Website pop ups are one of those lead generation tools that evoke strong emotions.
Some people find them to be beyond annoying. At the same time, there are marketers that see them as an effective way to generate leads. So who’s right? Should pop ups be a part of your marketing strategy or not?
When we say pop ups you know what we mean. Those little boxes that seem to appear from nowhere, and it’s not just when we first click a site. They can pop up anytime during our browsing experience.
The image below gives you an idea of what QuickSprout uses as a pop up option, complete with what sounds like a pretty good deal on one of their products.
Why are they there? Some clever marketer out there wants us to take action, whether that’s visiting another website, entering our email address to take advantage of an unbeatable opportunity, or answering a quick question about ourselves.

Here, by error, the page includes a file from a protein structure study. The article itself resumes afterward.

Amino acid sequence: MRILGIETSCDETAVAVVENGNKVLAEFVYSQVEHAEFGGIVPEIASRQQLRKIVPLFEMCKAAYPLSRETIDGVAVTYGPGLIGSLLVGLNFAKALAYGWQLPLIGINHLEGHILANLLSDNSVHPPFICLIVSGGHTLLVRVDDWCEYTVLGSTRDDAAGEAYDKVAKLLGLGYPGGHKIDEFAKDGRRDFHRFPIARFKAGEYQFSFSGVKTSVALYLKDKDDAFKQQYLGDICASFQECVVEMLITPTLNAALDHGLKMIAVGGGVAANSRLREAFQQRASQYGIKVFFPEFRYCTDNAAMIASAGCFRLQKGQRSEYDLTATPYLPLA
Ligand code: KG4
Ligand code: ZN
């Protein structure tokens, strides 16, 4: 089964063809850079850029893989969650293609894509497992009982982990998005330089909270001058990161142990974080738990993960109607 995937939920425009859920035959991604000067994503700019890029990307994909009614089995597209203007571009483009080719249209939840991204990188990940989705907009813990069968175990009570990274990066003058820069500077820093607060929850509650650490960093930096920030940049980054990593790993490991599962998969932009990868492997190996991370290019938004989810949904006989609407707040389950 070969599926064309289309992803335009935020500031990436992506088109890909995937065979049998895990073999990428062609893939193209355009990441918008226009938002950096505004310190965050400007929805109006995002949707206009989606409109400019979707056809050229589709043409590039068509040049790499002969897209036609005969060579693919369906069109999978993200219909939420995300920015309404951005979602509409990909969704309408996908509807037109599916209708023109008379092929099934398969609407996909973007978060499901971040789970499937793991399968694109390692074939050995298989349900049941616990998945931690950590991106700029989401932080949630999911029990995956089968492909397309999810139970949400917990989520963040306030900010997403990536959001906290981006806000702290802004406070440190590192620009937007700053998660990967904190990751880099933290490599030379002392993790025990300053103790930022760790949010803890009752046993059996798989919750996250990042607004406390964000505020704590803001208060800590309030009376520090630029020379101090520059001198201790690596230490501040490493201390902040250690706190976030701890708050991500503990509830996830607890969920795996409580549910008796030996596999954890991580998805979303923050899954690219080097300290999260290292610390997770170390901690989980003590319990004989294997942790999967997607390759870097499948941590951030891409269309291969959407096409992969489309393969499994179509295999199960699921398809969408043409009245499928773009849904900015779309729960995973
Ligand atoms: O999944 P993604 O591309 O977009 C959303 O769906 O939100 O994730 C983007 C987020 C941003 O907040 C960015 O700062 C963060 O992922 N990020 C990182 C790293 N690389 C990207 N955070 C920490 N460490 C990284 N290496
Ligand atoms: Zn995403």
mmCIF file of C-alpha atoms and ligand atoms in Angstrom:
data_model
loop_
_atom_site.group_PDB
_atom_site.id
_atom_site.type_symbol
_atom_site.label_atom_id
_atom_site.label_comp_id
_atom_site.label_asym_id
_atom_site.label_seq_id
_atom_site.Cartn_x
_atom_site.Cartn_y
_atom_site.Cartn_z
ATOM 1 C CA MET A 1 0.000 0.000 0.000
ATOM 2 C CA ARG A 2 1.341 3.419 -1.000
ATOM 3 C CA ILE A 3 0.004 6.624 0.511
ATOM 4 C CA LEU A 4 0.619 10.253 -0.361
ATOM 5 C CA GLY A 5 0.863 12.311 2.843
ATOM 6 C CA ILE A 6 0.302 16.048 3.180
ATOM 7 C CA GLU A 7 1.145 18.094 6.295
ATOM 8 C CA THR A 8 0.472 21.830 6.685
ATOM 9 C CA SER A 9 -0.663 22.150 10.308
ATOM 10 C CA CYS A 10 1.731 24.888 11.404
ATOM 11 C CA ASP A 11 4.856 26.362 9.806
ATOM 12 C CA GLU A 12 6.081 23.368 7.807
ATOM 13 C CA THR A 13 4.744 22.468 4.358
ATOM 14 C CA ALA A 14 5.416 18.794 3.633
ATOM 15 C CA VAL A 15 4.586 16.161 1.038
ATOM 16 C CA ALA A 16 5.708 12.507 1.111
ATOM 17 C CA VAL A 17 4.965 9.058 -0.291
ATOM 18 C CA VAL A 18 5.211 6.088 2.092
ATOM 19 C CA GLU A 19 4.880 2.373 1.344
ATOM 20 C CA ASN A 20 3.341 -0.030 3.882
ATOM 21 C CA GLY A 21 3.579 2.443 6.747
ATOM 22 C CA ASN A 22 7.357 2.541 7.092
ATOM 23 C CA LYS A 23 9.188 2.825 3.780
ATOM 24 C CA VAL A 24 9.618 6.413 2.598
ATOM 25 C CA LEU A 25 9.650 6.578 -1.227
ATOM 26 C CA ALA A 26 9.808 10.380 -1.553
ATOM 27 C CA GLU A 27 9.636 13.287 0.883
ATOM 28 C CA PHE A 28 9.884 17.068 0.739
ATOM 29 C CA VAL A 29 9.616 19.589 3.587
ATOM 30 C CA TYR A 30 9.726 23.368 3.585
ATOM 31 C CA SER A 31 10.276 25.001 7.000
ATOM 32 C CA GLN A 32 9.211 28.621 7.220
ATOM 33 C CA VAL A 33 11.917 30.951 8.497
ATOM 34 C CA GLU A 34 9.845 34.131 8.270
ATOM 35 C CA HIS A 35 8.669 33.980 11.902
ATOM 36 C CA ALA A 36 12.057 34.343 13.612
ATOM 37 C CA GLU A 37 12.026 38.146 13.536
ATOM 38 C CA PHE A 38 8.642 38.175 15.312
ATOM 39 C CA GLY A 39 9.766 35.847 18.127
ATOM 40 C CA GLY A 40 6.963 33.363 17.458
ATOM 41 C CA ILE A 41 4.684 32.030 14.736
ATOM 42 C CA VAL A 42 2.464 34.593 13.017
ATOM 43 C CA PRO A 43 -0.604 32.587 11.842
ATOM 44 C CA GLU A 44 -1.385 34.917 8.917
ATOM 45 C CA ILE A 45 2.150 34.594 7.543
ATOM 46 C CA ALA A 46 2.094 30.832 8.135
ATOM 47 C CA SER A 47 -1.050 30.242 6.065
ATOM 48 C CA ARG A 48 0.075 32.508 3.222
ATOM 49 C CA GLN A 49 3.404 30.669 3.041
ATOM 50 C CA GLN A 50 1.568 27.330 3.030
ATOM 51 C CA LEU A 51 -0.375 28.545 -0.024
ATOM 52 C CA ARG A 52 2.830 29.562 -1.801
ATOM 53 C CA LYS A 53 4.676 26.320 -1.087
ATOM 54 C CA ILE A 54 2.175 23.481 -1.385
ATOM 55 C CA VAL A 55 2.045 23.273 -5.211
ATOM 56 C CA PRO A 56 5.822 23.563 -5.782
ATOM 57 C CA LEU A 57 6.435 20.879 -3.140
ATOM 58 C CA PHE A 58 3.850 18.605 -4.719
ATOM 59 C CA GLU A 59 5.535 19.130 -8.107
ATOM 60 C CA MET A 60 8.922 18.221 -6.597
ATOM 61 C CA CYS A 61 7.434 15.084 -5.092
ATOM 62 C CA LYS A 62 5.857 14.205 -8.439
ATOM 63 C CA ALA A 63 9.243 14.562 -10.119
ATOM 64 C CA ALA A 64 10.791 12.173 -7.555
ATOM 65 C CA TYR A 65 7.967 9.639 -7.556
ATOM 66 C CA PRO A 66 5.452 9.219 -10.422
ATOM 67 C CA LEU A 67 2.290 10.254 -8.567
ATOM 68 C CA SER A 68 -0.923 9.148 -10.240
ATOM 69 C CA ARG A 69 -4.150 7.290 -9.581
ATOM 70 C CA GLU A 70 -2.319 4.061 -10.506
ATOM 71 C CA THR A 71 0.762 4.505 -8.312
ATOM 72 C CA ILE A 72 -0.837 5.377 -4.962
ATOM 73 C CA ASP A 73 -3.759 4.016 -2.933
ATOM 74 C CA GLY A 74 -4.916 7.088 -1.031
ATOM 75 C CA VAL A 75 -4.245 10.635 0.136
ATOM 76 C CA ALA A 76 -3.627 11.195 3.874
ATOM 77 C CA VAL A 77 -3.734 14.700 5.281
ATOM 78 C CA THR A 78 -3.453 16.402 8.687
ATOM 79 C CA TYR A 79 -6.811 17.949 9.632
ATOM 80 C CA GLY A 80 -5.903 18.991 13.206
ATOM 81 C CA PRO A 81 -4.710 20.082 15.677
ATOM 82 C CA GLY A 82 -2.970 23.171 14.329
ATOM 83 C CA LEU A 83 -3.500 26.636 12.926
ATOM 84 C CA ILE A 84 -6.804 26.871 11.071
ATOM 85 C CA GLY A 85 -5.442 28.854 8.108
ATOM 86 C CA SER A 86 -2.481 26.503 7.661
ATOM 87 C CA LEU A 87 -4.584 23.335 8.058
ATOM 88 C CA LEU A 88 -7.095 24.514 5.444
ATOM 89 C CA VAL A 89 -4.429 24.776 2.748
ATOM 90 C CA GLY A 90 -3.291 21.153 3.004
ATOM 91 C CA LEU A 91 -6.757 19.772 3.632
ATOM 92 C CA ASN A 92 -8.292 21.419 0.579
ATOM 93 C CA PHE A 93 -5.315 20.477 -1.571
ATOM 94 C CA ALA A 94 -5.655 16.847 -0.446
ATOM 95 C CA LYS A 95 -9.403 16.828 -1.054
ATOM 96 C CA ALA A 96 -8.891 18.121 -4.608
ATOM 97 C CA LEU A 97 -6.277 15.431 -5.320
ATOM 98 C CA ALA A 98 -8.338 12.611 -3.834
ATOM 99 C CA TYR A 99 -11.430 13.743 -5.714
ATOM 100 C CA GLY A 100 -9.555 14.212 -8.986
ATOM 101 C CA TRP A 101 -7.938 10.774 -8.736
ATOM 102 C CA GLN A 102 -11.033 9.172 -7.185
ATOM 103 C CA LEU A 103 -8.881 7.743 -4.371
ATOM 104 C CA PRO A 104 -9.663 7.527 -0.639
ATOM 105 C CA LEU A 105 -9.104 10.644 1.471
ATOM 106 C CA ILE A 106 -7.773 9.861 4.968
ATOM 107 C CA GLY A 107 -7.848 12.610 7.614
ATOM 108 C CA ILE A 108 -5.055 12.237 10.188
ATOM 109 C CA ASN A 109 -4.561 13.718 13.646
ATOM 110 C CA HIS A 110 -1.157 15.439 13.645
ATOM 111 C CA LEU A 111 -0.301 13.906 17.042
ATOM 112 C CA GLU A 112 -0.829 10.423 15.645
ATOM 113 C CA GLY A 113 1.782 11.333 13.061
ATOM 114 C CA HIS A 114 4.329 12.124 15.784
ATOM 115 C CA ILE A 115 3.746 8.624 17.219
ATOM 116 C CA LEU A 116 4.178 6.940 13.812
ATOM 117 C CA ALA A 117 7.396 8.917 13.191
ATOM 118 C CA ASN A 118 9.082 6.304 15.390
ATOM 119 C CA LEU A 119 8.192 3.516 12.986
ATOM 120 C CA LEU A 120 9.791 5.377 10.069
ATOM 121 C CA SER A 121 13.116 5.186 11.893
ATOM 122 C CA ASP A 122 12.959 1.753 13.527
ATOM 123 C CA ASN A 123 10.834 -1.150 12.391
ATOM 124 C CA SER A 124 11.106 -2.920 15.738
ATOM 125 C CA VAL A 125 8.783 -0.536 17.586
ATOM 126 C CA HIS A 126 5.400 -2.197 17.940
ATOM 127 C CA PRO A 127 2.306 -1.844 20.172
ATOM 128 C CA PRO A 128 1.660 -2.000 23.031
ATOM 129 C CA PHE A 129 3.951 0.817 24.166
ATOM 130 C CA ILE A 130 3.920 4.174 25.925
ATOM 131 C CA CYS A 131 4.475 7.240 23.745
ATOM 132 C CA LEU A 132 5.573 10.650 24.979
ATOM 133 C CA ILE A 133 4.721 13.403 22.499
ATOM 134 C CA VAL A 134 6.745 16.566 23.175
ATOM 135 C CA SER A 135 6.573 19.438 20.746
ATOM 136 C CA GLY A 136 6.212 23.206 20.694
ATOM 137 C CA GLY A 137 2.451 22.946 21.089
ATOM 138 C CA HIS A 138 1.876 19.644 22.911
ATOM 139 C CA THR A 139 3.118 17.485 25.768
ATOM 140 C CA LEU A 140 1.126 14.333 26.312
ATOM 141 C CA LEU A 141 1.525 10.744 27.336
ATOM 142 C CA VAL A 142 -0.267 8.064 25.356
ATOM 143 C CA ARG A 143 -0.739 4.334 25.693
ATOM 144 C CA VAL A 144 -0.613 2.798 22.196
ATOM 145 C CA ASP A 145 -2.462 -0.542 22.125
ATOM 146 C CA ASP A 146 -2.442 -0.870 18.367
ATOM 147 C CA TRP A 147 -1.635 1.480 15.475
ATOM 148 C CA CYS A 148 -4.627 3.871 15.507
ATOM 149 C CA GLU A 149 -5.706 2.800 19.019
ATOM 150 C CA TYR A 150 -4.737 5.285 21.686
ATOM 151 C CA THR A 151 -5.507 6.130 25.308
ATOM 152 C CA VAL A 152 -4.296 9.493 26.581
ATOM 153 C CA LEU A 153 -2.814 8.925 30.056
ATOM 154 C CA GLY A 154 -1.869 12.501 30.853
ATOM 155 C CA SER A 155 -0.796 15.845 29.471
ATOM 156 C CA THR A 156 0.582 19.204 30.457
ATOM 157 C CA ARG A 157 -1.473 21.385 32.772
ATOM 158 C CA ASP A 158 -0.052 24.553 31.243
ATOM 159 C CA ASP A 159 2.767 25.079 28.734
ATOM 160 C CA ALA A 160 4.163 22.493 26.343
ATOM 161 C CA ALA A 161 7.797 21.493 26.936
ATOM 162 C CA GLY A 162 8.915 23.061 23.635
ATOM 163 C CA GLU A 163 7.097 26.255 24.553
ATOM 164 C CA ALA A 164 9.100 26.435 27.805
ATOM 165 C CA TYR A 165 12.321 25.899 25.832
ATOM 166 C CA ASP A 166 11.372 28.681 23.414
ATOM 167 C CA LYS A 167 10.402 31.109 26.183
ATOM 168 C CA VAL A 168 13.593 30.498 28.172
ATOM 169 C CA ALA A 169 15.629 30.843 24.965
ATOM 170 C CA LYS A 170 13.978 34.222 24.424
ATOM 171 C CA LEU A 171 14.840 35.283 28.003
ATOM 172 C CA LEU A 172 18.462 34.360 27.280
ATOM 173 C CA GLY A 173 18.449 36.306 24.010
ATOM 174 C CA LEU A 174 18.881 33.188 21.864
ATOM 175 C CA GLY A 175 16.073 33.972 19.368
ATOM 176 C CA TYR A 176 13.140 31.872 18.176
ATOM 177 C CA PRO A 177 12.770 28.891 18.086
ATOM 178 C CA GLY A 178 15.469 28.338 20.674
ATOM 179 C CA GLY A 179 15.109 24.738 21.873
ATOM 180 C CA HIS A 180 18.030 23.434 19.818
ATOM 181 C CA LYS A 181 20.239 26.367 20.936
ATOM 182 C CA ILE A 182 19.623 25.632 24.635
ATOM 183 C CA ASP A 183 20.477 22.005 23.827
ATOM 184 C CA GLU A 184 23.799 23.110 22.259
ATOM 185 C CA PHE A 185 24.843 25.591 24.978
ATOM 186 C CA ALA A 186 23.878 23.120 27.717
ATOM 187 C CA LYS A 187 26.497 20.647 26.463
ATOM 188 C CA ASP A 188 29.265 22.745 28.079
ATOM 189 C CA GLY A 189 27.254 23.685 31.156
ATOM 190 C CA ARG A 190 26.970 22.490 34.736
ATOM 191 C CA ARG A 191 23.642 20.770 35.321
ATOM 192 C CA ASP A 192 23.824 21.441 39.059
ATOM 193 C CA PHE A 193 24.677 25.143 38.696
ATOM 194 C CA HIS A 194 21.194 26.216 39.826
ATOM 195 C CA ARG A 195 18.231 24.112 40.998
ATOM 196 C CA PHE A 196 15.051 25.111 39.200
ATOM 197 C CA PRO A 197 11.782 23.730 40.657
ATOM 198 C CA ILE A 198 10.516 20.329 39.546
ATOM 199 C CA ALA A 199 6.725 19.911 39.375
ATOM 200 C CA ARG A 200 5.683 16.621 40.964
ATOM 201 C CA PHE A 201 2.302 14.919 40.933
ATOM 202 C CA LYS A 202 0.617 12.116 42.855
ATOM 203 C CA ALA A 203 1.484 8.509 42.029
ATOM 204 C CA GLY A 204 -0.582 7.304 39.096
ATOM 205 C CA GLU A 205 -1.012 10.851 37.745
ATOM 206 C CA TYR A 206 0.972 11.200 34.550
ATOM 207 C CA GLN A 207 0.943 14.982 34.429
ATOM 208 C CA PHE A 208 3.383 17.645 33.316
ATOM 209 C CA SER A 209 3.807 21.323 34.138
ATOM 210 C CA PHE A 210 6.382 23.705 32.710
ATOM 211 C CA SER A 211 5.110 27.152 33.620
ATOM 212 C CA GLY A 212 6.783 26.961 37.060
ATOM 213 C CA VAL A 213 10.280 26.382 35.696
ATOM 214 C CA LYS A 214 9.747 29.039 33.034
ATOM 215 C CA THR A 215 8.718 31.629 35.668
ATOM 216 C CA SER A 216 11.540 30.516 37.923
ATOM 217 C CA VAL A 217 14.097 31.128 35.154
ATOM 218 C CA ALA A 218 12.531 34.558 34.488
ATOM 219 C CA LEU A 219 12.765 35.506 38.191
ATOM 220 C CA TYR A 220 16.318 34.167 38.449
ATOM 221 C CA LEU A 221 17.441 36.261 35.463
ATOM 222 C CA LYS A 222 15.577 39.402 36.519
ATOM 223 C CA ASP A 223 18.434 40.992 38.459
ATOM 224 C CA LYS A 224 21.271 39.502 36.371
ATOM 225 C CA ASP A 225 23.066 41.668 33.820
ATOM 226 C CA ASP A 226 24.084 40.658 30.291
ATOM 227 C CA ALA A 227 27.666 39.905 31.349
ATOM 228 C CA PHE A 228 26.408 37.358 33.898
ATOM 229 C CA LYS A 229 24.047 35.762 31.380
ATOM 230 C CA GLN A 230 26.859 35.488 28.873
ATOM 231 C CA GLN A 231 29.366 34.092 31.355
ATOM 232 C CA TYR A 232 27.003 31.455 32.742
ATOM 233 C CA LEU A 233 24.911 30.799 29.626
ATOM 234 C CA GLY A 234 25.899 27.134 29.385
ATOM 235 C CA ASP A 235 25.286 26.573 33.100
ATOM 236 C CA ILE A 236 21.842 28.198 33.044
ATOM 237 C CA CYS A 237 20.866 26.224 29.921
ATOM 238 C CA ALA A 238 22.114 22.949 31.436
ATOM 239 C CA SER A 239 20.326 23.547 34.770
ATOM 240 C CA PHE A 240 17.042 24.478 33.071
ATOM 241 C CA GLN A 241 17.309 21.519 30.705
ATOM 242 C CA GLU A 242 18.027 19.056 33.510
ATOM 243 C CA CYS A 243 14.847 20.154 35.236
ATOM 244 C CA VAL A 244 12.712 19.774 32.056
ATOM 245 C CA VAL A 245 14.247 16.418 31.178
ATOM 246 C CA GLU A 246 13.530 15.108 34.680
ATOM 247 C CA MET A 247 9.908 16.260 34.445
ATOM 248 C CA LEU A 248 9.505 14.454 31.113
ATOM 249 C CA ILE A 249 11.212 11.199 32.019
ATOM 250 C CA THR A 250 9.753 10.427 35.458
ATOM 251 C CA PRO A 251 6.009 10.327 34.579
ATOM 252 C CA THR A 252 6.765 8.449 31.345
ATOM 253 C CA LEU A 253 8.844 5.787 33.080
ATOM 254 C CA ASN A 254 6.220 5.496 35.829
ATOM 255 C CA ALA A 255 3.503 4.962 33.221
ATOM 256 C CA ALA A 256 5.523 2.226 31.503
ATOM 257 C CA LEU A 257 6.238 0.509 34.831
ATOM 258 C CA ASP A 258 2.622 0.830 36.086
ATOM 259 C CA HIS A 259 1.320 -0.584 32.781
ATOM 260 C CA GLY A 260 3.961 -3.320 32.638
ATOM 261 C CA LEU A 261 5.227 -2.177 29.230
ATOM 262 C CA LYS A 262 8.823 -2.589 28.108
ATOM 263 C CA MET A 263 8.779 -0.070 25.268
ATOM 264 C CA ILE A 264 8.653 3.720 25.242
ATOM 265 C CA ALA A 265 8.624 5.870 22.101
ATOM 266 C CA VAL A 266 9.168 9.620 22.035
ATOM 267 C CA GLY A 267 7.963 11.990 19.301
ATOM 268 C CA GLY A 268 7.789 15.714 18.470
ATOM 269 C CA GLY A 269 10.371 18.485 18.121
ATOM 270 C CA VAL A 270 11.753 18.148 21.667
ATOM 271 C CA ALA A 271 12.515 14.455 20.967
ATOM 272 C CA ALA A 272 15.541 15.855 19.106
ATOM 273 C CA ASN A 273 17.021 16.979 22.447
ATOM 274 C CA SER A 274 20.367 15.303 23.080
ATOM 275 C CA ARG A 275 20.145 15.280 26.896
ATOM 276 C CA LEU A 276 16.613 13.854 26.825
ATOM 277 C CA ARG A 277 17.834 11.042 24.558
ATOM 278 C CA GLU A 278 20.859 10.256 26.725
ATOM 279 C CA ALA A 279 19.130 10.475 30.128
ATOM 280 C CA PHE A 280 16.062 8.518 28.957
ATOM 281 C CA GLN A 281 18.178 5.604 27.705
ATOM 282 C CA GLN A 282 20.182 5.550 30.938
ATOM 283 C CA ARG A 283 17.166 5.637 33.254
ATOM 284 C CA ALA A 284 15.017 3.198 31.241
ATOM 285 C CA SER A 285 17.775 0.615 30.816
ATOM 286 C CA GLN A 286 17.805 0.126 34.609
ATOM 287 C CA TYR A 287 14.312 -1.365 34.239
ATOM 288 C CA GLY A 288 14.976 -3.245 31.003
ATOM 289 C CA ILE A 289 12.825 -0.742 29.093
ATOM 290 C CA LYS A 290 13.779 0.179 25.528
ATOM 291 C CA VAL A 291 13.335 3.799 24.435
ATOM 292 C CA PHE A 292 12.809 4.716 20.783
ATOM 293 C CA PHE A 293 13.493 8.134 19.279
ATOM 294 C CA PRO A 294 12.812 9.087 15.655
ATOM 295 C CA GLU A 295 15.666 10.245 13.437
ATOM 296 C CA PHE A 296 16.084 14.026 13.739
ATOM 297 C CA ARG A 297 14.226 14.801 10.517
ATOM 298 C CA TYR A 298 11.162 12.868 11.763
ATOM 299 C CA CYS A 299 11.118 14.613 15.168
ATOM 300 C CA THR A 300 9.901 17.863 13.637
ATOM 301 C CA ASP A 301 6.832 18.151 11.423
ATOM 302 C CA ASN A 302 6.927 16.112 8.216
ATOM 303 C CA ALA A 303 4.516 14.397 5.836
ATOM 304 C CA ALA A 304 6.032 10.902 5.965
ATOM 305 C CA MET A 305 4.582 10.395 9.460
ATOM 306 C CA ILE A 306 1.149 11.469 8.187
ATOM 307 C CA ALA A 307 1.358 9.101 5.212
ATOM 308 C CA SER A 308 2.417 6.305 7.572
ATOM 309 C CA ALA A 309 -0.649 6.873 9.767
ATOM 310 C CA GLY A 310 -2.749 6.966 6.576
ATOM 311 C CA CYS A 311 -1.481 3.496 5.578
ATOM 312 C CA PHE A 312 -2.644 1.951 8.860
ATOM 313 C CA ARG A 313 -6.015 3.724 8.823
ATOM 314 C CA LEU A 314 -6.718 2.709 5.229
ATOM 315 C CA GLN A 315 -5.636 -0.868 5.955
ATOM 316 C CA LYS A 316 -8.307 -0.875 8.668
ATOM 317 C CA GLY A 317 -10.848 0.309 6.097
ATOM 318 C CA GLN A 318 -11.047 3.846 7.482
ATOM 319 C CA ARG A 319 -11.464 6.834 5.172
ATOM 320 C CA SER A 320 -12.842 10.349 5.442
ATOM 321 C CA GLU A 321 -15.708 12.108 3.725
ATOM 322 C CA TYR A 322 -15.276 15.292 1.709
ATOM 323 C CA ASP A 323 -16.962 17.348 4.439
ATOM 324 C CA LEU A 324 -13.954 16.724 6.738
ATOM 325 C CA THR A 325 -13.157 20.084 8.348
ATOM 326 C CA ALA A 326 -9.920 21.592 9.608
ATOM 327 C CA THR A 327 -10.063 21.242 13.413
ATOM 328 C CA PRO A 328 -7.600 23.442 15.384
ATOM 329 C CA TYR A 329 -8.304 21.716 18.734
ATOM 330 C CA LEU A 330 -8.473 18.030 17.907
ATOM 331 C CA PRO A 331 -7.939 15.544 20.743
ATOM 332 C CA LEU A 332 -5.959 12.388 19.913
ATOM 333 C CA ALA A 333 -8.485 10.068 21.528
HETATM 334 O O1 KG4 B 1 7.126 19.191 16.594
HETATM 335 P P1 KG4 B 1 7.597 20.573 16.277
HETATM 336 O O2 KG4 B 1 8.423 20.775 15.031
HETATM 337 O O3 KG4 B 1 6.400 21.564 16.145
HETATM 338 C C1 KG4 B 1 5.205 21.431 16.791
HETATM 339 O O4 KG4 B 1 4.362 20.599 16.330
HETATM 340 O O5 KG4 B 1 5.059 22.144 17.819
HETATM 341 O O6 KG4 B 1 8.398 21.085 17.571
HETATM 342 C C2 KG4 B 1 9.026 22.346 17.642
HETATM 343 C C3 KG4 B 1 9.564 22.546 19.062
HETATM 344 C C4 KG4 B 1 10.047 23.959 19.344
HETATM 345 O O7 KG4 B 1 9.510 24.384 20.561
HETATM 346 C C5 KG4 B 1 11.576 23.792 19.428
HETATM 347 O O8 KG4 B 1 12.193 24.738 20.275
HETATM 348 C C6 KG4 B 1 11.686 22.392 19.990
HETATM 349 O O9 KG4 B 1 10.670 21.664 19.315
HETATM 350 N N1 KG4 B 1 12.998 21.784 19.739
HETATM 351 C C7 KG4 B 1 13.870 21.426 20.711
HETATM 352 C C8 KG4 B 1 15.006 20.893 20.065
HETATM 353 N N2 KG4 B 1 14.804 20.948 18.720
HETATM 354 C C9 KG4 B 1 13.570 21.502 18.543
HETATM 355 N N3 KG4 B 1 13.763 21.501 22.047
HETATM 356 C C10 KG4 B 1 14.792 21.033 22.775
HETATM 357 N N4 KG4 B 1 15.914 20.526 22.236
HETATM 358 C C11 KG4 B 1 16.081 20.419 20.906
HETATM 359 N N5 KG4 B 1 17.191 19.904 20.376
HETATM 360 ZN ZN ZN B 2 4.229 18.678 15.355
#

Below is an example pop up from Capital One — financial companies are notorious for using pop ups. But then again, many businesses across various industries use pop ups. It’s not uncommon at all.
Well, are they annoying or effective?
We don’t have a definitive one-word answer for you, but it really depends on how you’re using pop ups and what you hope to achieve with them.
No matter how frustrating you might find pop ups when they’re part of your web surfing experience, the undeniable reality is that for the most part, they do work.
A few reasons they work?
But what about when pop ups don’t work?
Well, one of the primary ways to kill your pop up efforts is to use them as a gatekeeper preventing entry to the rest of your website.
Think about how annoyed you are when you want to look at something on a site, only to be stopped by the hate-inducing entry pop up.